Sorry for the queues: St Patrick’s apologises for its growing pains

One of the largest private colleges in England, St Patrick’s, apologised to students for congestion and “not sufficient resources” after relocating some of its provision to a new building.

An email from the college’s principal, Daniel Khan, said that start times for groups at Billiter Street in the City of London would be staggered “so the entrance/exits are not congested”.

The Billiter Street building is not designated for students to receive public-backed loans. But a spokesman for the Department for Business, Innovation and Skills said that St Patrick’s had notified BIS of its “intention to teach designated courses from Billiter Street, and we are currently reviewing all the details they have provided”.

The email about Billiter Street, dated 8 October, was sent to all students on the health and social care Higher National Diploma course at the building.

Fees for St Patrick’s higher national courses are £6,000 for home students.

Professor Khan says in the email – seen by Times Higher Education – that the senior management team is “very aware and equally concerned about the current situation at Billiter Street Campus, namely to do with the late notification of the relocation, queues for the lifts, no access to staircases and not sufficient resources”.

He continues: “In hindsight, it is obvious the planning of the relocation did not cover all aspects and we are truly very sorry for some of the experiences you, as St. Patrick’s students, have had to endure…”

Amol Gurung, head of academic administration and student experience at St Patrick’s, said that “the teething troubles which arose in the first week of occupation of the premises have long since been resolved and student feedback is very positive”. He added that the “premises and facilities compare favourably with those available at further education and other colleges offering HND courses in London”.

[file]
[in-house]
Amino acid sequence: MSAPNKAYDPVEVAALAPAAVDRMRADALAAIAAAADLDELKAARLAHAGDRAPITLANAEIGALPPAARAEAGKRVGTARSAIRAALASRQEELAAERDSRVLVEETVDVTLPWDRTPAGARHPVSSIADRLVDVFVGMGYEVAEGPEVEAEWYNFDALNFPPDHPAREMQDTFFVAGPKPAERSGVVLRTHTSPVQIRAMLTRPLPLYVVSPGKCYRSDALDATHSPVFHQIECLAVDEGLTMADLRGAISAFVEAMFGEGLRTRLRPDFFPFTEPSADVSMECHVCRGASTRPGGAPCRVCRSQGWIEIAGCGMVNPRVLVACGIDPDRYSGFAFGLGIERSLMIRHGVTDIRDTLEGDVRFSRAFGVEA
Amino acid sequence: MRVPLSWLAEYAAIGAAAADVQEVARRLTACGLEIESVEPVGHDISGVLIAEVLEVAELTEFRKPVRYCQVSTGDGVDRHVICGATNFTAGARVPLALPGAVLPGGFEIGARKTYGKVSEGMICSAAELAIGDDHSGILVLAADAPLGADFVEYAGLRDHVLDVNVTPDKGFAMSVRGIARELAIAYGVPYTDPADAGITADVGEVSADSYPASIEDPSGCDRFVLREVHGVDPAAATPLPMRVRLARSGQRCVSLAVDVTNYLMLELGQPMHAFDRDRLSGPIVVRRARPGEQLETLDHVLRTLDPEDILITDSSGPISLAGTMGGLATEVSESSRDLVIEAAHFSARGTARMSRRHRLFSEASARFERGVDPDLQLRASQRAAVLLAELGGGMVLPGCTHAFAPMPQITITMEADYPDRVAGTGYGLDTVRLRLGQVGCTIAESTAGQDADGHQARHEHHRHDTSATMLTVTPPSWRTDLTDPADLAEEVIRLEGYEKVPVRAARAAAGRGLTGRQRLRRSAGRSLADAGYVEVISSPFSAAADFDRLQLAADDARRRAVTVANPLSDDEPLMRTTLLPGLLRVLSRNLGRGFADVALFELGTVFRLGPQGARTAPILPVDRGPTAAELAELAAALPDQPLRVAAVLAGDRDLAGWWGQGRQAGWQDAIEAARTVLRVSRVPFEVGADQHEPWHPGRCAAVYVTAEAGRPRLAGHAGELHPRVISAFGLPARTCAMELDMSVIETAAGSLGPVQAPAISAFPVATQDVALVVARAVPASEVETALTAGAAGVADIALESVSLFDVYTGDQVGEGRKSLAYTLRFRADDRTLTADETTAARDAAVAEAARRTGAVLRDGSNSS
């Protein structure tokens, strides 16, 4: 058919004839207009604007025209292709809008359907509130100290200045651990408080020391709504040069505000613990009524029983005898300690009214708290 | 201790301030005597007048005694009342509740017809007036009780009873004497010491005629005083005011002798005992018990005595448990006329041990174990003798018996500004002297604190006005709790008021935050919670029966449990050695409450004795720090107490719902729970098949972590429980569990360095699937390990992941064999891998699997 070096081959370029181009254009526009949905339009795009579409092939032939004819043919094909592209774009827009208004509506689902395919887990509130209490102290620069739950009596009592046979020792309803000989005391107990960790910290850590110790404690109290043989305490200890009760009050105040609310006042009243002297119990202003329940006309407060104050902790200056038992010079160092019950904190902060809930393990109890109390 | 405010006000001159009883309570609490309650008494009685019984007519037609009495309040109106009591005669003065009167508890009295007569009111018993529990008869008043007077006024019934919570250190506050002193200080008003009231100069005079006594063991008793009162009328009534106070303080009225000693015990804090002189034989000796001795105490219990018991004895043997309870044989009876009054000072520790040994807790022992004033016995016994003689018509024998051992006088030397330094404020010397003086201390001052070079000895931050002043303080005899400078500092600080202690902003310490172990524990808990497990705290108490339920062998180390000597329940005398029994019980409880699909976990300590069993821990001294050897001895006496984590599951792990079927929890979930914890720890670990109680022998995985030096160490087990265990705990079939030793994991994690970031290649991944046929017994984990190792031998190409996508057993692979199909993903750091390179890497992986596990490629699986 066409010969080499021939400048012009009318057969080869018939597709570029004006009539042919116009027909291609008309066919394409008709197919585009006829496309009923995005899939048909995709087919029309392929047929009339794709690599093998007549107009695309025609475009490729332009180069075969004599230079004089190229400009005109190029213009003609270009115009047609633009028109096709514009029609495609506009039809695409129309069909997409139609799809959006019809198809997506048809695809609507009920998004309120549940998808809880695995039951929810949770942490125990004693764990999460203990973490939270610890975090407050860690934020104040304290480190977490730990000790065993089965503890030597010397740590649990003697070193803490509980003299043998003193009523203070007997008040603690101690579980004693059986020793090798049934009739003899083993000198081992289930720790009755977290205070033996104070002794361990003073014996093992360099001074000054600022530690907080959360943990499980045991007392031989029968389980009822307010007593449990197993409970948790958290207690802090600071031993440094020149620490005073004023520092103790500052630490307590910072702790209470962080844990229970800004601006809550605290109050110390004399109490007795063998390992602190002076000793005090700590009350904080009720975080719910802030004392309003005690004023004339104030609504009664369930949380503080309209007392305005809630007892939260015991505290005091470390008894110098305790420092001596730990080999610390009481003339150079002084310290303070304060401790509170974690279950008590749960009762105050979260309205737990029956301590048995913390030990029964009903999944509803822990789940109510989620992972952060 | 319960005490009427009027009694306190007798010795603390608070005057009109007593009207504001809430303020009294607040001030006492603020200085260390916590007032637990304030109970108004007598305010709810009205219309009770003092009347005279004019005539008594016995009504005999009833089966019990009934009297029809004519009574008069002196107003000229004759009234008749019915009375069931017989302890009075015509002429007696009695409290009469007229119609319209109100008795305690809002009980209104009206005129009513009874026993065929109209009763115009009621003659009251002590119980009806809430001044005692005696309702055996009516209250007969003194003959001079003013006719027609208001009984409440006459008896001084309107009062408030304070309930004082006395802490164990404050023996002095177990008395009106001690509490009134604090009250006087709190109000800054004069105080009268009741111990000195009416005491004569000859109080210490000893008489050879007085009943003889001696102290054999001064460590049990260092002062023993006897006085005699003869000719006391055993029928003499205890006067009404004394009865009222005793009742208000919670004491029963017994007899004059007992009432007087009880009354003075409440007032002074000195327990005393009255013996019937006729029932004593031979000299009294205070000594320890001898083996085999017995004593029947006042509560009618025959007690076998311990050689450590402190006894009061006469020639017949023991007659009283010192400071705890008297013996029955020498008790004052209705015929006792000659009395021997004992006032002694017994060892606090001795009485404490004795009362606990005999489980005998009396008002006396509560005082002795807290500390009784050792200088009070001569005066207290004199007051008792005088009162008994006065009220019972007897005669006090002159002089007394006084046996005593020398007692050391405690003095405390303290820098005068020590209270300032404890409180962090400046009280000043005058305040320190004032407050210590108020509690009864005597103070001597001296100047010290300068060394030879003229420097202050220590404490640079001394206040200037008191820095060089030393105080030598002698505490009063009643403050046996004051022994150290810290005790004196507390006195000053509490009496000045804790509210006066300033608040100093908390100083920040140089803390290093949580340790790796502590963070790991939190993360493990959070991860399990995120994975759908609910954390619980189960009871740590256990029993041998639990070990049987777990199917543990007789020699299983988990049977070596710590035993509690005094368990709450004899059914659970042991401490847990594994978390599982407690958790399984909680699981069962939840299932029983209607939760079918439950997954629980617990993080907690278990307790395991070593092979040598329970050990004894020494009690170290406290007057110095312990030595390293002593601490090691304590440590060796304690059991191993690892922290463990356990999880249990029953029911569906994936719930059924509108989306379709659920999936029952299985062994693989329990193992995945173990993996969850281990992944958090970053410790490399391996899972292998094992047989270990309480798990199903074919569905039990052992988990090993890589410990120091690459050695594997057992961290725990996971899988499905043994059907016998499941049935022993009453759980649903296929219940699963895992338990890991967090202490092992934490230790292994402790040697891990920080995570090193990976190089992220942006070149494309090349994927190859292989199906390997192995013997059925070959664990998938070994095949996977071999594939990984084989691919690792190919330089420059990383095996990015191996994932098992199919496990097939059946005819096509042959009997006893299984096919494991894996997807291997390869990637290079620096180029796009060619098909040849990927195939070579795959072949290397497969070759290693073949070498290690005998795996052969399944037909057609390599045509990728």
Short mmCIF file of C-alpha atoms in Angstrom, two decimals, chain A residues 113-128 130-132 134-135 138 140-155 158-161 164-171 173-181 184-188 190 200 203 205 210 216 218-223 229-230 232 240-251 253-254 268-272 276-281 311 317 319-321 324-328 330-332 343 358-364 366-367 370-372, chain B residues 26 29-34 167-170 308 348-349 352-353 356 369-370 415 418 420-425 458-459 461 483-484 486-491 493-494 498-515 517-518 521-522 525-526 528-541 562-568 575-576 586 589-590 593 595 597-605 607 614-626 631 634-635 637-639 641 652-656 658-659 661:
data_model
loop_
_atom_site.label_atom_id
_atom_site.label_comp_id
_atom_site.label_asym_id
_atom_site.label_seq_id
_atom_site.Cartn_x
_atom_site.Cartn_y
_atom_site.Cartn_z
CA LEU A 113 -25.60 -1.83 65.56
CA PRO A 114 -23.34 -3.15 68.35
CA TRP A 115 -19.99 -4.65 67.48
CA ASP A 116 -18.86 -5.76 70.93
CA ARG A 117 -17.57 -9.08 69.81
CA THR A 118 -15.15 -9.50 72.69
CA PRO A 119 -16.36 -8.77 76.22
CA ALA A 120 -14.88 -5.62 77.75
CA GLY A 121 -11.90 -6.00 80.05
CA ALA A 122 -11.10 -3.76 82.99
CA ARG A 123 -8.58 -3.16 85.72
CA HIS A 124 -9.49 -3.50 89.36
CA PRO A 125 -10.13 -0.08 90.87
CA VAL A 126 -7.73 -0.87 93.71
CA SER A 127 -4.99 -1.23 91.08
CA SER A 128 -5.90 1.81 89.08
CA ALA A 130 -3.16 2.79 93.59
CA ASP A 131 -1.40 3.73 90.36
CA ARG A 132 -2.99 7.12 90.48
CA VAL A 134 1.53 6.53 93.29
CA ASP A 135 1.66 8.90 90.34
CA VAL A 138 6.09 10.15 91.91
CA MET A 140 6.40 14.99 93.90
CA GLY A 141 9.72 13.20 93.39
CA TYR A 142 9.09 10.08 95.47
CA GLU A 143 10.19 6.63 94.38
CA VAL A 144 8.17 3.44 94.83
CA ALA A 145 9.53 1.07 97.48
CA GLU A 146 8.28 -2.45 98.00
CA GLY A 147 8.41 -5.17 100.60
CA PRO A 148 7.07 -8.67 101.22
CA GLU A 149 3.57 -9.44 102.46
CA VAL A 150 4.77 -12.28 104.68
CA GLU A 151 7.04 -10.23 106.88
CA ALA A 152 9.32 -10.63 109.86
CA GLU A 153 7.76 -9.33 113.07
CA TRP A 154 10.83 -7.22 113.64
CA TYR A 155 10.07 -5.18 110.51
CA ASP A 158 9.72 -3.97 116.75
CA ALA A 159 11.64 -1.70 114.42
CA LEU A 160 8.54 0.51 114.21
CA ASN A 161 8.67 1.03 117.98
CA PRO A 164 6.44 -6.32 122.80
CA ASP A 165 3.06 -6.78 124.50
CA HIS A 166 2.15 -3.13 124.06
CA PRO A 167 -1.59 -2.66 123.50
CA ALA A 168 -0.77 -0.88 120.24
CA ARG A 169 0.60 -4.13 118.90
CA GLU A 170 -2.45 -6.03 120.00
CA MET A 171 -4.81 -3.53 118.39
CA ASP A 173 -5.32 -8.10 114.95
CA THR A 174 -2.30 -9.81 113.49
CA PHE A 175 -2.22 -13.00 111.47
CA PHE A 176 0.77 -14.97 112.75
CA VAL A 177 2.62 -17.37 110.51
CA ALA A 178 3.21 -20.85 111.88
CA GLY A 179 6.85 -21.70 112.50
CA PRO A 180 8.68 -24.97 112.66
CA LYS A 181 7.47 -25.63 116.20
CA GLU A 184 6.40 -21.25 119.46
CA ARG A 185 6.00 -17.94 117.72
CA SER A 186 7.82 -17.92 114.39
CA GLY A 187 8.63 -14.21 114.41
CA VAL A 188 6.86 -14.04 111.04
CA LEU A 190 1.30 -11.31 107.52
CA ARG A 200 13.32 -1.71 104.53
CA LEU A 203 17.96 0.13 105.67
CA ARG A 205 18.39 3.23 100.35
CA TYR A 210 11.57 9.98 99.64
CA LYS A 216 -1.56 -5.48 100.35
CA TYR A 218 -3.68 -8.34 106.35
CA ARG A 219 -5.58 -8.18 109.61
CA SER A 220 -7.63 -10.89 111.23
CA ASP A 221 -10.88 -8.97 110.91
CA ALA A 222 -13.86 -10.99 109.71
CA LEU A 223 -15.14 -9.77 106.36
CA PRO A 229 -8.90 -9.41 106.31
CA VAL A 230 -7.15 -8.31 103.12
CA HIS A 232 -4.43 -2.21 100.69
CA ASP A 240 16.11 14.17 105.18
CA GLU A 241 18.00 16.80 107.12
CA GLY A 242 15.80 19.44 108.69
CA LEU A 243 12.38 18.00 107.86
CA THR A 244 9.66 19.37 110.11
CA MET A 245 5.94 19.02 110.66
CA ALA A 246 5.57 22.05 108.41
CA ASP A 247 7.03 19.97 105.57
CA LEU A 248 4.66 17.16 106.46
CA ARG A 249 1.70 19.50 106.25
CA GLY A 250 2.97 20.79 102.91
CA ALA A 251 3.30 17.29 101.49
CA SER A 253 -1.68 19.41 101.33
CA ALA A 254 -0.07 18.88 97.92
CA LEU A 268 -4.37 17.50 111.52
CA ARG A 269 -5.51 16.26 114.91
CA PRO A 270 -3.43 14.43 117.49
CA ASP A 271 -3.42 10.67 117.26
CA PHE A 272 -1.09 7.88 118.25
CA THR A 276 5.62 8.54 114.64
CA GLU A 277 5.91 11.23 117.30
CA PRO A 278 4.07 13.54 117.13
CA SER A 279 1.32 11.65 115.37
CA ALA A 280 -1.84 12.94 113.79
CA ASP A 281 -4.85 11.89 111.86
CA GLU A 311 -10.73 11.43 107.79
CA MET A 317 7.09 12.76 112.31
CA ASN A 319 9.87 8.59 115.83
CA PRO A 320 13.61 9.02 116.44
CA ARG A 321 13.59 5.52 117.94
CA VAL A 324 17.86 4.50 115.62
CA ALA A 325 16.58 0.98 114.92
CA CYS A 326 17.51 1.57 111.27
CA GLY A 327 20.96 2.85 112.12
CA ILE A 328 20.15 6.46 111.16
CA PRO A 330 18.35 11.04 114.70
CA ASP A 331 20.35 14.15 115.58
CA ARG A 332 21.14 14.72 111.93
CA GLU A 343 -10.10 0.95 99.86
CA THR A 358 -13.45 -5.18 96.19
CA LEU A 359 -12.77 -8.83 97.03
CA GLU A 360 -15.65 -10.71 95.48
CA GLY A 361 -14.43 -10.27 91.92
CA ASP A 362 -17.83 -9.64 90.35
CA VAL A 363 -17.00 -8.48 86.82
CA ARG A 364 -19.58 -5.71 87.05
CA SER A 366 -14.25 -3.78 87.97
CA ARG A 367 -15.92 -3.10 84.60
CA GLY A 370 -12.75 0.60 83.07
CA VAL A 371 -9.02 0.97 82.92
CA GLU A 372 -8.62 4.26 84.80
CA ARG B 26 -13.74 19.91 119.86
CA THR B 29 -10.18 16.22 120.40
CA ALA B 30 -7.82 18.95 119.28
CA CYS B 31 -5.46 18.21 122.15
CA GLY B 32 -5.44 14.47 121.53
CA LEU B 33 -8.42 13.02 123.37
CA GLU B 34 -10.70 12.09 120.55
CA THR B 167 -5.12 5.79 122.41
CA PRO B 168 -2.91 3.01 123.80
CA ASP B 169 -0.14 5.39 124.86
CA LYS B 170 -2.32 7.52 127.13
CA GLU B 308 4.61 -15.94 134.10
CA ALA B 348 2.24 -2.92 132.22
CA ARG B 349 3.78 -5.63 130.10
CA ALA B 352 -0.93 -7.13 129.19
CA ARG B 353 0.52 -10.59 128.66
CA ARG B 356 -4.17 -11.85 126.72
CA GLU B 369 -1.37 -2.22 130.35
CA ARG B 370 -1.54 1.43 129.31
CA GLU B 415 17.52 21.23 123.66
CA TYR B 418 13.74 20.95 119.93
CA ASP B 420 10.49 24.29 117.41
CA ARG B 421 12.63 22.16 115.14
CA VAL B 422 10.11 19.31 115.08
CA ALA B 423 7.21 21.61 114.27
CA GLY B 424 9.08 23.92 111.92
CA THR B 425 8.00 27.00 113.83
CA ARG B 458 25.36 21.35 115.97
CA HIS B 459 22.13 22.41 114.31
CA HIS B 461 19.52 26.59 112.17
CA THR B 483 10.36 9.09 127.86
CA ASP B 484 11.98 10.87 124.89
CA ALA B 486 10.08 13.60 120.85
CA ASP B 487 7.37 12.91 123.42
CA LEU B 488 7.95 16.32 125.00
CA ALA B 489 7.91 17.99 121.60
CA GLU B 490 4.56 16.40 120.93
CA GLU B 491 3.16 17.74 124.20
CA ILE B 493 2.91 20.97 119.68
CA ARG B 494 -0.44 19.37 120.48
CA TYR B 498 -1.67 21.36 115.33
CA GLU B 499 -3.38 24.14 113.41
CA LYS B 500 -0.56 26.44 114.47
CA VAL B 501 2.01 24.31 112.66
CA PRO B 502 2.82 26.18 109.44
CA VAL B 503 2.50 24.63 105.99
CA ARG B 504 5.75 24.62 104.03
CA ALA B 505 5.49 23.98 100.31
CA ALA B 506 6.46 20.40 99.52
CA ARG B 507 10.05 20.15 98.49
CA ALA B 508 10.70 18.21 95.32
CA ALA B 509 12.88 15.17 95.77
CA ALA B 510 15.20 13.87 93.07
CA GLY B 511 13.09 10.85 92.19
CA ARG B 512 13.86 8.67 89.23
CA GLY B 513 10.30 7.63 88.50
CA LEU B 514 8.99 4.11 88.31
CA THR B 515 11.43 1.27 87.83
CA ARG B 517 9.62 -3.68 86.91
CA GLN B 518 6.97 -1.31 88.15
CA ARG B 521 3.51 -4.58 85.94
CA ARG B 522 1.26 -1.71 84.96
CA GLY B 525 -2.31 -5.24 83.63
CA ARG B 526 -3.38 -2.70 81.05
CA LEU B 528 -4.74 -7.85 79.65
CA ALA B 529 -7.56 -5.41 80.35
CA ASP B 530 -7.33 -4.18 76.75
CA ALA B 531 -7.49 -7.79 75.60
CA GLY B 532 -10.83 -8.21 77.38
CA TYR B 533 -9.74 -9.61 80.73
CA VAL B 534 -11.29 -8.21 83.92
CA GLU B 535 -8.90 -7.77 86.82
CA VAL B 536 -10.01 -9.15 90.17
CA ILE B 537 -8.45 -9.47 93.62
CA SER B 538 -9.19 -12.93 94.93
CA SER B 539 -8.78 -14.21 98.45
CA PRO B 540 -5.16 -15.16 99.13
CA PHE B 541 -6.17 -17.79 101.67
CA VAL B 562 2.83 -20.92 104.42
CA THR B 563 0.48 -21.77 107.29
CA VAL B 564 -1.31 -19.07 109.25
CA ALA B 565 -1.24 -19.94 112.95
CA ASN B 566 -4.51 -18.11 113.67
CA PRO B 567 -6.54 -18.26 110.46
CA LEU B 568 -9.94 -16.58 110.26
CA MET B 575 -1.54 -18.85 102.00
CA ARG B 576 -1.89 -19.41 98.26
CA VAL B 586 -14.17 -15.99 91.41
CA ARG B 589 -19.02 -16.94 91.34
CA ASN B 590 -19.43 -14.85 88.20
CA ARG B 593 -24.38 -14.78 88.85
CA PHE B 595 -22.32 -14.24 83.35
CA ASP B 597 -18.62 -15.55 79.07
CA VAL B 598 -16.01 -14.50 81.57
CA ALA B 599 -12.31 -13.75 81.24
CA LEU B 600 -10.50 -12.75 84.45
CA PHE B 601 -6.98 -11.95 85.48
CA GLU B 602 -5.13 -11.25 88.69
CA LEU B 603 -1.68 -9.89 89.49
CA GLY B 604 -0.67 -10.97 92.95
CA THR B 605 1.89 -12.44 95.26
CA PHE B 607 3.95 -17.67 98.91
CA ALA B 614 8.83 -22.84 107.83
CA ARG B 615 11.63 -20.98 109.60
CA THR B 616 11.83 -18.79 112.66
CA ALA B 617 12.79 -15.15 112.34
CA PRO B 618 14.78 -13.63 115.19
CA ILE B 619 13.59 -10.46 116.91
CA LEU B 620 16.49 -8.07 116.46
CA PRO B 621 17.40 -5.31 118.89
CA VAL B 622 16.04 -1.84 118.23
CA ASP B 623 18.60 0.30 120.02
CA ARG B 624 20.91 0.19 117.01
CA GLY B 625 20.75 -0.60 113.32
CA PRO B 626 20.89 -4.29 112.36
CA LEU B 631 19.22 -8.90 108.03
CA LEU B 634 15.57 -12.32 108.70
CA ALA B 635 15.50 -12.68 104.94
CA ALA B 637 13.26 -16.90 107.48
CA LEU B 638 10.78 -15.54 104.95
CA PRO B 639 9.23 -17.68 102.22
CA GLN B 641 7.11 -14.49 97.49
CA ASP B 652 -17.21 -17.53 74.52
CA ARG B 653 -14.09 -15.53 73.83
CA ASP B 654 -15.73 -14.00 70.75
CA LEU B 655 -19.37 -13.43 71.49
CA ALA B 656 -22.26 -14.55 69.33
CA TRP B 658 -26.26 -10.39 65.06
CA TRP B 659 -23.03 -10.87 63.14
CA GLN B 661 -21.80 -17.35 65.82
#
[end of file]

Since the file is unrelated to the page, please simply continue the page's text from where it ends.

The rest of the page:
John Morgan

Times Higher Education free 30-day trial

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Reader's comments (1)

It seems very odd that BIS want this process of course designation to be so confidential. While we can see QAA's completed reviews, we don't get to know who has applied for designation, unless they get it. BIS advance two reasons why the process is commercially confidential and therefore exempt under Section 43 of FOIA . They say that the public interest in knowing is outweighed by the public interest of ensuring the "commercial interests of external businesses are not damaged or undermined by disclosure of information which is not common knowledge and which could adversely impact on future business". In addition, the BIS claim their own commercial interests could be "damaged as disclosure could damage out business reputation and the confidence our customers have in us, making them reluctant to provide us with commercial sensitive information in the future". Apparently, this process is *so* fragile, that BIS have to make it confidential because if it wasn't, the providers would decline to participate in it. Clearly we are not going to get a new HE bill from this government, but we should be ensuring all political parties commit to getting regulation properly sorted after May 2015.